Taking a 1 year old to India (any precautions to think about)?

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#1 Oct 2nd, 2015, 16:02
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  • tgteam is offline
#1
Hi,

Would like to get some advise on taking a 1 year old to North India (Delhi-Jaipur-Agra) in beginning of December for 2 weeks.

We are Latvians living in London and will be going to check out the "Golden Triangle" in India + attending a friends wedding in Delhi.

I have read about all of the precautions that an adult should partake (i.e. drink bottled water, don't have ice in drinks, make sure food is hot, wash you hands regularly, avoid street food from random stalls or all together, use some mosquito repellent, avoid dairy products unless they are opened in front of you)

But for a 1 year old there is not that much information that I could find.
Just to confirm our daughter is not breastfeeding, but instead using formula milk which we will carry with us.

Also reading about it seems that Malaria pills are bit unnecessary in North of India at this time of the year + our daughter will most likely be under 11kg which means she is unable to take such drugs.

We have hired a private driver for the trip to Jaipur and will do the same for our trip to Agra. In Delhi we are planning to use metro and taxis.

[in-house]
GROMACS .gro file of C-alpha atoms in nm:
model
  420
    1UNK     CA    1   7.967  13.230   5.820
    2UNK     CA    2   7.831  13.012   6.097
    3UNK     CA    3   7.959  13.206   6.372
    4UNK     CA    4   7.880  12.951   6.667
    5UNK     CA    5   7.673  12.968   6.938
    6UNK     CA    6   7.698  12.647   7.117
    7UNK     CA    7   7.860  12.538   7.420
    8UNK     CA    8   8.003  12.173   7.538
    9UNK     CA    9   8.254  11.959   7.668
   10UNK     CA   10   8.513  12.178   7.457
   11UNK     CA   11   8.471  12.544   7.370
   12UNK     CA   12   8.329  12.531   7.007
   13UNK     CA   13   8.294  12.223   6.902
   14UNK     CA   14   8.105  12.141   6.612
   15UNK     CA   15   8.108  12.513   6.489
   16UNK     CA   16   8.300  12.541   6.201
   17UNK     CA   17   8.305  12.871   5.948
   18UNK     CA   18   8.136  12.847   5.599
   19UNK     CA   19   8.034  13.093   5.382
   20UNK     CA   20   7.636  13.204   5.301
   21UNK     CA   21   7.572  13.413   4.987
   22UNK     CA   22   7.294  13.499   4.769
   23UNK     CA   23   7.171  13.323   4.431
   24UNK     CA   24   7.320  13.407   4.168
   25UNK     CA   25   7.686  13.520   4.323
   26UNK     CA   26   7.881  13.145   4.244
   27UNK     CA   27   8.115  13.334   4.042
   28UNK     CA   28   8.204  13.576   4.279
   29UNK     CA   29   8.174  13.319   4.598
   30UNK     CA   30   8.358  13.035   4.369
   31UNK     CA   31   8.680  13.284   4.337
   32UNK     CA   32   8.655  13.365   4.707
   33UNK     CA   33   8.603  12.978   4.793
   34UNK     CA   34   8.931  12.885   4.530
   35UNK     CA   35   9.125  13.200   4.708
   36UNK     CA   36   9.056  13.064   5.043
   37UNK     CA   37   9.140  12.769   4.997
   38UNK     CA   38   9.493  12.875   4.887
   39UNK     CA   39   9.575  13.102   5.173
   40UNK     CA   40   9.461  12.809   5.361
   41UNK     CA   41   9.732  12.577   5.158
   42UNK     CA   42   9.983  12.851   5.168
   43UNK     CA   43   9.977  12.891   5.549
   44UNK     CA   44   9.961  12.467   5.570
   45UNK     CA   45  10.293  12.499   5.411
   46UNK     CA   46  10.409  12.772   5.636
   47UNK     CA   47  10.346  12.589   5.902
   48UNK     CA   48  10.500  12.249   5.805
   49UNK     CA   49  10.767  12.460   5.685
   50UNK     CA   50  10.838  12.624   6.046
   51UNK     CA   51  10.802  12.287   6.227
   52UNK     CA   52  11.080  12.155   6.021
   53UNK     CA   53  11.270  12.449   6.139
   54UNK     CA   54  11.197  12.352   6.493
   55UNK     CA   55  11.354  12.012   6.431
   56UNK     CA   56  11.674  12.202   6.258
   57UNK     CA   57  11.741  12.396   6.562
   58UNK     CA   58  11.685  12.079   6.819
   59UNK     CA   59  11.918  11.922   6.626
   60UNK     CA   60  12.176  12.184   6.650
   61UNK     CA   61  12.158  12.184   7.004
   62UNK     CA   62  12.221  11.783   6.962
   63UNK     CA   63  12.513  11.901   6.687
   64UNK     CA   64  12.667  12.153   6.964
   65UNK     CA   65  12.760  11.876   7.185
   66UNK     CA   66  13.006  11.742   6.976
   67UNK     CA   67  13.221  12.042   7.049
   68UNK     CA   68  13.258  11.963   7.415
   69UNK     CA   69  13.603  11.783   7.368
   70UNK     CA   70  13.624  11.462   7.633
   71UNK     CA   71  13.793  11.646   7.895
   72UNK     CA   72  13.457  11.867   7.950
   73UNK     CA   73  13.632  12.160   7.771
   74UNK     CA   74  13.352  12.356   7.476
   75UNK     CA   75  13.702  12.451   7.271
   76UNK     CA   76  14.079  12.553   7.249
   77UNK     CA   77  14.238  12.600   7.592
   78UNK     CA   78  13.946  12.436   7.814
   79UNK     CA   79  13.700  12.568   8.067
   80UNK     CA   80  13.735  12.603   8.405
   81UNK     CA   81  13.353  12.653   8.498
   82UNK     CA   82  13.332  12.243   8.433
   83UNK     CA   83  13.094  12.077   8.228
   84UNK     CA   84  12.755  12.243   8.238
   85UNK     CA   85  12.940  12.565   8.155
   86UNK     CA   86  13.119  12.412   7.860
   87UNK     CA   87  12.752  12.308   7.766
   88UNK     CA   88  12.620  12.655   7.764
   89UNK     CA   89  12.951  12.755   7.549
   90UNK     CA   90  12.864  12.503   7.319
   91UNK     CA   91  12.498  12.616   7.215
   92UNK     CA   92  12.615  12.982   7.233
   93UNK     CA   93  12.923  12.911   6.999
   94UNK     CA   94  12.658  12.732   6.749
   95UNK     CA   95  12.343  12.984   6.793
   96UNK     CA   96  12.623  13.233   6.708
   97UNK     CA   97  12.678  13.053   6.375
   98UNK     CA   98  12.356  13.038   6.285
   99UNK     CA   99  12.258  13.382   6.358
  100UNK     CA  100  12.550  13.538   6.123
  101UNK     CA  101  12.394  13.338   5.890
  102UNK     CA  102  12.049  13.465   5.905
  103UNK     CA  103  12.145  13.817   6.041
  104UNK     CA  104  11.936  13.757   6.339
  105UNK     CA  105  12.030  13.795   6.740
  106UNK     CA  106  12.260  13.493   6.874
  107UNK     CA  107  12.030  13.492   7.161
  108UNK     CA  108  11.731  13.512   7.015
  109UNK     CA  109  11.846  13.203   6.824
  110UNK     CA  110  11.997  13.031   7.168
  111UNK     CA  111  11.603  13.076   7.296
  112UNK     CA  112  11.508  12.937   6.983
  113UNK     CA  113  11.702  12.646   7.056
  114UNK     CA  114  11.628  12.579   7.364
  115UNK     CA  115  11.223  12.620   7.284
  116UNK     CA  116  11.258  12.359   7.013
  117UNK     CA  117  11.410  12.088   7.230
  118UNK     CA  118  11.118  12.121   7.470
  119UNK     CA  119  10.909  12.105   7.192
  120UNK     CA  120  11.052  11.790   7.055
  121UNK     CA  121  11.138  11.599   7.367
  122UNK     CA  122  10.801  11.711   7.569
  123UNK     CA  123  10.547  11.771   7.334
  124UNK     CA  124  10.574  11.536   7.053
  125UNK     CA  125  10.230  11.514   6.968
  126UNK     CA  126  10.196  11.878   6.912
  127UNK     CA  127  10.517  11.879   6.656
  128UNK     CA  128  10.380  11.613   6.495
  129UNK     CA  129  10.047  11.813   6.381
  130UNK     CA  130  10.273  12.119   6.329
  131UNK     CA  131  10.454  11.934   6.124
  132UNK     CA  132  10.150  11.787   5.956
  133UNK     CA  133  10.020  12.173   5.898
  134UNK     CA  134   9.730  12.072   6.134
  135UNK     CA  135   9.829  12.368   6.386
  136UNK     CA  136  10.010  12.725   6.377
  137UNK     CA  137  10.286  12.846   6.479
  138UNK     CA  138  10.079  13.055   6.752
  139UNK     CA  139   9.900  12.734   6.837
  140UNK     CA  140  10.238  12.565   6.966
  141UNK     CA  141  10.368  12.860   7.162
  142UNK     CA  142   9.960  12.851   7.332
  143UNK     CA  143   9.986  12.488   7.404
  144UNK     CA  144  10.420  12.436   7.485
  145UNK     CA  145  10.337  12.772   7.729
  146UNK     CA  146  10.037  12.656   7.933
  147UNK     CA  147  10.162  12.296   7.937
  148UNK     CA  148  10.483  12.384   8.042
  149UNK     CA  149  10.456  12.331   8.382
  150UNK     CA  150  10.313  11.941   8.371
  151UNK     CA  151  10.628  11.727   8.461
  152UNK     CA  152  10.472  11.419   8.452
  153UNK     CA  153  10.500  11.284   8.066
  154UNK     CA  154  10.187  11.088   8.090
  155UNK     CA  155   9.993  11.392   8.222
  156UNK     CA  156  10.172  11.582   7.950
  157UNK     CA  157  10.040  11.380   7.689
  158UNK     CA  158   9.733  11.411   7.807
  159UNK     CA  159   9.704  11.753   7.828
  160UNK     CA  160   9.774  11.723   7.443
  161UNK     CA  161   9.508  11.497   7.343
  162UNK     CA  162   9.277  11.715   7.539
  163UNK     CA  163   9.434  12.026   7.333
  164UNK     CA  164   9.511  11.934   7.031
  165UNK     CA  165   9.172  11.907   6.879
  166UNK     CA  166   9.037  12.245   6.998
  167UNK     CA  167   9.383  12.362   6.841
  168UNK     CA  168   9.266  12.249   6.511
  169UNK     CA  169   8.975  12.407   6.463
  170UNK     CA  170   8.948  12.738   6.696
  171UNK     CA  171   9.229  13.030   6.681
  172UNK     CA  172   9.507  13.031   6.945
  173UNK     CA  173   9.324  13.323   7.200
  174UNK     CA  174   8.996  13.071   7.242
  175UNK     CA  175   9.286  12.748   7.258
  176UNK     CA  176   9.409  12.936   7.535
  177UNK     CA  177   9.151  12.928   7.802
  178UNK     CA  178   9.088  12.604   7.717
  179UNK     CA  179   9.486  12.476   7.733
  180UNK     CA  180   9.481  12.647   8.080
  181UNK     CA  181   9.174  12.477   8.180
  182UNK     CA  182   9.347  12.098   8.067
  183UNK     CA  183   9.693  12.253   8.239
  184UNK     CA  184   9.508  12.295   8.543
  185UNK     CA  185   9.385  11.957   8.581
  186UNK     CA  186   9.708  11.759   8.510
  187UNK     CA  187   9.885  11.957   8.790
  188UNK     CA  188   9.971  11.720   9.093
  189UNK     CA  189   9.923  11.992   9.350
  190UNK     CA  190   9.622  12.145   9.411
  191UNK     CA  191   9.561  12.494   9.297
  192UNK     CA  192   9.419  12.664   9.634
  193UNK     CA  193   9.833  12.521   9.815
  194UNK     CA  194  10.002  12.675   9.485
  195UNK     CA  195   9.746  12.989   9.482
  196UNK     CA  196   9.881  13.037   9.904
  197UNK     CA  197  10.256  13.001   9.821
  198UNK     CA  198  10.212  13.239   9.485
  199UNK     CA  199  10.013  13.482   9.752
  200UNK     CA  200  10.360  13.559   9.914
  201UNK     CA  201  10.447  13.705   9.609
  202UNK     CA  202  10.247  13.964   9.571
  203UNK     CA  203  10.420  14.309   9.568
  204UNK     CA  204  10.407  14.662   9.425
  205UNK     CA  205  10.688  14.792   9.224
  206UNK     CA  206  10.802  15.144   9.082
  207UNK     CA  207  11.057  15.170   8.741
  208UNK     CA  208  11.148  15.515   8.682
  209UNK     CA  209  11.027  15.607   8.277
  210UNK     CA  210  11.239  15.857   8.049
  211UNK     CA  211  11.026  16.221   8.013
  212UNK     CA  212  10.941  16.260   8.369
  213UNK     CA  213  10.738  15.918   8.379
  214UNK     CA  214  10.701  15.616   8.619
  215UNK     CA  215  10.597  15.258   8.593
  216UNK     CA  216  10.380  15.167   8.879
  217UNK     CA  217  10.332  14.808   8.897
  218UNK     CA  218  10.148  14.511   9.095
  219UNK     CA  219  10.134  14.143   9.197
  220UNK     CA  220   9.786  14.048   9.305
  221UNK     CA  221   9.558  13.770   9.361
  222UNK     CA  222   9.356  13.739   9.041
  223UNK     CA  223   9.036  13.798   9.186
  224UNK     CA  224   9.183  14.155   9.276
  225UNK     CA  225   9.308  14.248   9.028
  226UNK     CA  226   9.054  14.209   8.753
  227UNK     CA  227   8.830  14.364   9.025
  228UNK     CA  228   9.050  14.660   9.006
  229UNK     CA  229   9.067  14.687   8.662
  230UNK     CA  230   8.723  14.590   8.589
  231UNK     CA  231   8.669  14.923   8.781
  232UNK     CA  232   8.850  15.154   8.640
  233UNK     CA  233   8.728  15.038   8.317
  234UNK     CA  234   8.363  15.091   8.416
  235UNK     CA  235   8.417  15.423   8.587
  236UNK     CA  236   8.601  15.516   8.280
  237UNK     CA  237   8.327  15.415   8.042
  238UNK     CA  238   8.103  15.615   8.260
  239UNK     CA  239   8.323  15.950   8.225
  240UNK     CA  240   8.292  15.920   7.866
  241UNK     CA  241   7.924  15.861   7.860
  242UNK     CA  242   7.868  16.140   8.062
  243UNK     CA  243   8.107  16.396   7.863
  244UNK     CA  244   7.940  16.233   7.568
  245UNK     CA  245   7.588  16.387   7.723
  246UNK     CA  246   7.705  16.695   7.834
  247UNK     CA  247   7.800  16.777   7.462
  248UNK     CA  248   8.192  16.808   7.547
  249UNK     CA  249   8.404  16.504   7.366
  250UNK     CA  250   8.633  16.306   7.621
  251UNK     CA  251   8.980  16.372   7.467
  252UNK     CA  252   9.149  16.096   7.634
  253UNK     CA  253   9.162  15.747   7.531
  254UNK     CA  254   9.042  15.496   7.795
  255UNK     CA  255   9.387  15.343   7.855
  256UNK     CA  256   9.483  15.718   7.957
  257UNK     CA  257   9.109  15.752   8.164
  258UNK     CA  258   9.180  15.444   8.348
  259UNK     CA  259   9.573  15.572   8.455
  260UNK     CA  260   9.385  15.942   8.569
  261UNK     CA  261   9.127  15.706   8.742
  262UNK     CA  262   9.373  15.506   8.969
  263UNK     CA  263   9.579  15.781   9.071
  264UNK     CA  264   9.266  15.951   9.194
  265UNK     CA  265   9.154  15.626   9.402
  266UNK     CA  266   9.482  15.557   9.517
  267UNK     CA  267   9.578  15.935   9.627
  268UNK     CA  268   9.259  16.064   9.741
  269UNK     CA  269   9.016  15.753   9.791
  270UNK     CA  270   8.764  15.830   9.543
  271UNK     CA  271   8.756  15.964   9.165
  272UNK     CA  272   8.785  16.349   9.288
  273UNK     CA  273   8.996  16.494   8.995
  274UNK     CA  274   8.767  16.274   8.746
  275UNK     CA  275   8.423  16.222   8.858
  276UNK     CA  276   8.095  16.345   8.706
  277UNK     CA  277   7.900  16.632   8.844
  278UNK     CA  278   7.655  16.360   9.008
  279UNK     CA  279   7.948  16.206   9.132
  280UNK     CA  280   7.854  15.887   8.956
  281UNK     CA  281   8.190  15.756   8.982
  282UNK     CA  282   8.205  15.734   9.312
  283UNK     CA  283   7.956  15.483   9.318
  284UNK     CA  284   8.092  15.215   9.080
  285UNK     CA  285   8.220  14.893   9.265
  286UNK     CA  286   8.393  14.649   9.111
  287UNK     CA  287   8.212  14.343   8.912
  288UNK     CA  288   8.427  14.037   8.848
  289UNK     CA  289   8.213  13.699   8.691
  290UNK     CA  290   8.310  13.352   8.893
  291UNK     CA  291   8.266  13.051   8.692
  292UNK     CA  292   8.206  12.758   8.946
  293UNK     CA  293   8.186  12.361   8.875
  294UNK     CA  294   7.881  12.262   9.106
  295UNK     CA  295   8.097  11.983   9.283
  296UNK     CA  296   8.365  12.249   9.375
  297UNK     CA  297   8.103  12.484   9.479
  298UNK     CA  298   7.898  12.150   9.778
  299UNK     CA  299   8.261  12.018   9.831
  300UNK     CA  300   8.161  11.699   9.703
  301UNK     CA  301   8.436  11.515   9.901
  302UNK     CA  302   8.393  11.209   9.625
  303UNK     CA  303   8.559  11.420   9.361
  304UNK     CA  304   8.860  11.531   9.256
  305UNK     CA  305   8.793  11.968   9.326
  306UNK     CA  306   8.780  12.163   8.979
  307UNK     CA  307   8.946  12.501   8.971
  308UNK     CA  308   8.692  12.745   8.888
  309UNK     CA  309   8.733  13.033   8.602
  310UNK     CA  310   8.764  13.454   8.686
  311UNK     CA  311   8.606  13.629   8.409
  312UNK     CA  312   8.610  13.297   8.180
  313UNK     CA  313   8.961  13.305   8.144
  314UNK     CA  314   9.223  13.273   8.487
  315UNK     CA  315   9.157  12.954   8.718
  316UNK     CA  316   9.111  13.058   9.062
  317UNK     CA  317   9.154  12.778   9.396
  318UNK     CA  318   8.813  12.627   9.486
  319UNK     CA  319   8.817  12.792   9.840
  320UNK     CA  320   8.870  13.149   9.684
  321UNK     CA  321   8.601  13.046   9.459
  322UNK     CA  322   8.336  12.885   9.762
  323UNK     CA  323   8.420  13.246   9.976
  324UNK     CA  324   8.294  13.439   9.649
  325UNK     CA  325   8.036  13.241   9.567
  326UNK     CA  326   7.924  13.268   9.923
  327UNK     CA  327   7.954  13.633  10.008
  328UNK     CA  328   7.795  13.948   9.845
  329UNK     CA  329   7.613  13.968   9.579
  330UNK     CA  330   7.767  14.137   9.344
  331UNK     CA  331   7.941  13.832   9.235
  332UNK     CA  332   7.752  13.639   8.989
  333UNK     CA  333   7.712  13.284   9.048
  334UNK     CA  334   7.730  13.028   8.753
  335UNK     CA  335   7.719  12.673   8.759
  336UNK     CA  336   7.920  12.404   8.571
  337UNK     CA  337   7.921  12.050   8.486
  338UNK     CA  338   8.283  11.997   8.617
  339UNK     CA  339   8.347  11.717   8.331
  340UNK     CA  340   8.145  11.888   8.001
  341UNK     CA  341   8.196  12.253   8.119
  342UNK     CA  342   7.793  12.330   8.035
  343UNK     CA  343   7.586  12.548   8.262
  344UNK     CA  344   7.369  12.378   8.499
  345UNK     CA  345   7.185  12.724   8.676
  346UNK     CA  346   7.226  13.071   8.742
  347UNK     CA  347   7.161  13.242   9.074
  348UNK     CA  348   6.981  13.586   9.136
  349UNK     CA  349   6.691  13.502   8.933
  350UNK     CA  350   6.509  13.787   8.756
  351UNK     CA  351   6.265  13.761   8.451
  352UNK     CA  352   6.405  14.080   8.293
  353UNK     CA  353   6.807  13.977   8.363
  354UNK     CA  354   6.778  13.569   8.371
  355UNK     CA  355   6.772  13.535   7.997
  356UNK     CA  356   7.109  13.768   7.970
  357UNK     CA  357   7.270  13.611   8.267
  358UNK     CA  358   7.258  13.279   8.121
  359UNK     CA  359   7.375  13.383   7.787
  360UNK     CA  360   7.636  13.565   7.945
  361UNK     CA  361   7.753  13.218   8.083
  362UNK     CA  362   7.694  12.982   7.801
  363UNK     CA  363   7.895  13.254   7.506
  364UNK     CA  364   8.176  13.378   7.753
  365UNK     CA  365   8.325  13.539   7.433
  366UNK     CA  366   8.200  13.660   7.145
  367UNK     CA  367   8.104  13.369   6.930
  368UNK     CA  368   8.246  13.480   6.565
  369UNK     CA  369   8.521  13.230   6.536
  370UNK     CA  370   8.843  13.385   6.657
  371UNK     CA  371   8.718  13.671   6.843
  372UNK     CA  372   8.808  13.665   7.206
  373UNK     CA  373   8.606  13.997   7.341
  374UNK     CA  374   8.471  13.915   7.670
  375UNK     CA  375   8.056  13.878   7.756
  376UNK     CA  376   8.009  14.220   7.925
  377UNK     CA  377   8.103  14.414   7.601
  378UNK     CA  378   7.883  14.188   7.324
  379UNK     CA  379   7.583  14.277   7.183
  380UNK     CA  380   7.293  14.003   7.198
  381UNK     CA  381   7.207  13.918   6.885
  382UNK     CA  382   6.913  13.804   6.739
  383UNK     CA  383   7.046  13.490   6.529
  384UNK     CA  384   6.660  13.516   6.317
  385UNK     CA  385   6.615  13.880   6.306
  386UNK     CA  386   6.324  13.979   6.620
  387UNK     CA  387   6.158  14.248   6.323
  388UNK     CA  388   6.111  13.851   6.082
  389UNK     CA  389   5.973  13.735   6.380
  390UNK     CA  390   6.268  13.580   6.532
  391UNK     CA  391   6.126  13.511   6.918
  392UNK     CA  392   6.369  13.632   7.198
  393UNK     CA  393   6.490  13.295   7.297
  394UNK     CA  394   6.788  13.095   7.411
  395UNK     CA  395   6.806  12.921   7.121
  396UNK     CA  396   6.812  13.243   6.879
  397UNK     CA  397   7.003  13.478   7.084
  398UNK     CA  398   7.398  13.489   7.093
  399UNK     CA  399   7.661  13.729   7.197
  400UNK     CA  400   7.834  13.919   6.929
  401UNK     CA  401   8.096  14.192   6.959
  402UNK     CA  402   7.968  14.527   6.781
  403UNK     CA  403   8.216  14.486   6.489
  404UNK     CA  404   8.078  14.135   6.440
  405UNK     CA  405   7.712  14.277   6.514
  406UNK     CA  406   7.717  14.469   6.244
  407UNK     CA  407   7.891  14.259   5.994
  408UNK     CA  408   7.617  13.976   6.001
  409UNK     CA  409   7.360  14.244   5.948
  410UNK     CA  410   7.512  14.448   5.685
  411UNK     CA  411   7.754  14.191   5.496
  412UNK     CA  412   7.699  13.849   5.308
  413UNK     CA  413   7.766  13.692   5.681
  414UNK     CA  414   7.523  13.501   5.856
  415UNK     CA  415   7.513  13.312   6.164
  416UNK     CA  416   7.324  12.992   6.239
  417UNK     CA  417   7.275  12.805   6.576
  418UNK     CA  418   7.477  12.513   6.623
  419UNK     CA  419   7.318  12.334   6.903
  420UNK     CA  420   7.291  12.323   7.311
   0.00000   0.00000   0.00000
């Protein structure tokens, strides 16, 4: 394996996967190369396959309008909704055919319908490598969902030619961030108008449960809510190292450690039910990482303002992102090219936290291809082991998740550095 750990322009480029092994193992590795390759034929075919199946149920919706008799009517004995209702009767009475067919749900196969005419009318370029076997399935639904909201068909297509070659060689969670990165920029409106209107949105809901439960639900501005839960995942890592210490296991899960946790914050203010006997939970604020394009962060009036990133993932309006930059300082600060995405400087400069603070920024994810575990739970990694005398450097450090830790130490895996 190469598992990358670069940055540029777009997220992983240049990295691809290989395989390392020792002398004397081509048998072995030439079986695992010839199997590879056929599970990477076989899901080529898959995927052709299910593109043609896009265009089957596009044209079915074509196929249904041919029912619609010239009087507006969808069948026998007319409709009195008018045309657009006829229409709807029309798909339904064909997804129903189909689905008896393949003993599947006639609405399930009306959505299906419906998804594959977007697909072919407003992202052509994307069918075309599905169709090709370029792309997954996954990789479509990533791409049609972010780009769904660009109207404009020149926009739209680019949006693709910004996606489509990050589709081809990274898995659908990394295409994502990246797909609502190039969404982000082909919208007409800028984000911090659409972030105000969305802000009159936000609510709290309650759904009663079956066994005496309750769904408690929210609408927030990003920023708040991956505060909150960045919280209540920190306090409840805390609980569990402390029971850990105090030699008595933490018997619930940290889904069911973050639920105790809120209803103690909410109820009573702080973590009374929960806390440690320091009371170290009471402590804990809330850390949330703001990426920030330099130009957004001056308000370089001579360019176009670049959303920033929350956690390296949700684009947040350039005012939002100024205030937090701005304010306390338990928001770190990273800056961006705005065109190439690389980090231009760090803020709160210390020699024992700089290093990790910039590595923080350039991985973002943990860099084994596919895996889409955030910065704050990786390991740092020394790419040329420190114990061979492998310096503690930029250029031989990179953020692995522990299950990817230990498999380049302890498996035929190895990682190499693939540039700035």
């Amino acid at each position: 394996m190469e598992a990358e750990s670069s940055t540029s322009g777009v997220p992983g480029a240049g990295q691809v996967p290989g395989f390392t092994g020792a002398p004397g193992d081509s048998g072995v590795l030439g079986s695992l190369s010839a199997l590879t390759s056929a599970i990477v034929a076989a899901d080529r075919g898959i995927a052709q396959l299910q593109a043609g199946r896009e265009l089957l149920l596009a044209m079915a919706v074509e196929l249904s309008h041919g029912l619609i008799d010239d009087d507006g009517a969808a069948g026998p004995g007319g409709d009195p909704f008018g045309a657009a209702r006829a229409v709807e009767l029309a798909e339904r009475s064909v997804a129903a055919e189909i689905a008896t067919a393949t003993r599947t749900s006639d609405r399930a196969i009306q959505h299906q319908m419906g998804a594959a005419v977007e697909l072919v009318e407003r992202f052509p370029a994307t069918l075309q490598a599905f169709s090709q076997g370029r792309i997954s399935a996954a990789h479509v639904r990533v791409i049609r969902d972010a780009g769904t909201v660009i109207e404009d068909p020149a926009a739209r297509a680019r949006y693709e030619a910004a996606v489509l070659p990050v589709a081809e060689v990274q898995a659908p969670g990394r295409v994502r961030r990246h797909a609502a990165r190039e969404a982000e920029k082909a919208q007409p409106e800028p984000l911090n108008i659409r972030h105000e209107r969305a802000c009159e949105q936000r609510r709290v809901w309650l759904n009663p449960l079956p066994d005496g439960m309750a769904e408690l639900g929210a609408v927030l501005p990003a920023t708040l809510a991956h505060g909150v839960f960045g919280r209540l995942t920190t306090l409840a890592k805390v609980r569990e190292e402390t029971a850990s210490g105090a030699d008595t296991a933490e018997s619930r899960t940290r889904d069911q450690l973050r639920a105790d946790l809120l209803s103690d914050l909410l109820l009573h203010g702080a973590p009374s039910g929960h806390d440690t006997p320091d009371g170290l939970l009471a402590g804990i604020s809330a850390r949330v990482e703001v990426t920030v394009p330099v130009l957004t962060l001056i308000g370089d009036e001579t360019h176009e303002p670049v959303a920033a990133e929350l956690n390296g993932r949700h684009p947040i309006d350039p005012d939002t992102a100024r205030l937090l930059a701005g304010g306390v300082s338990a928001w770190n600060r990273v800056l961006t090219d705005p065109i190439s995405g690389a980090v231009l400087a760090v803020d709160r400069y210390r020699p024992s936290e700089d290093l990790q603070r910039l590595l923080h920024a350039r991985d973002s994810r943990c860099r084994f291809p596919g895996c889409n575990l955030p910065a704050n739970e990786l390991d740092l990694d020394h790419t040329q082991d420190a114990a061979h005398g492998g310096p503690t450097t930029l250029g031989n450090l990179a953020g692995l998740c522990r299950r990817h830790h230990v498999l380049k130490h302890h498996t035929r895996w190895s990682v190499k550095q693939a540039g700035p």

Any advise would be much appreciated.

Many thanks,
Janis
#2 Oct 2nd, 2015, 16:18
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  • Nick-H is offline
#2
Quote:
Also reading about it seems that Malaria pills are bit unnecessary
Internet research might be good enough for the safety of an adult, but strongly recommend that you consult a doctor about health matters for a baby.

Also, if you haven't already seen it, please consult the NHS booklet on malaria, which you can download from this url. It is both comprehensive and readable. I see it has now been updated to 2015, but also check the NHS Fit for travel India Malaria map.

I don't know where to start with general hygiene and disease risks. It is really not a good idea to crawl on the ground and then put hands in mouth --- but that is what 1-yr-olds do
~
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#3 Oct 2nd, 2015, 17:02
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#3
1 year old is too young for malaria tabs. I thought dengue was a bigger problem in Delhi. Just take utmost care with hygiene and dress in protective clothing.

GoanGoan......here & there..Goa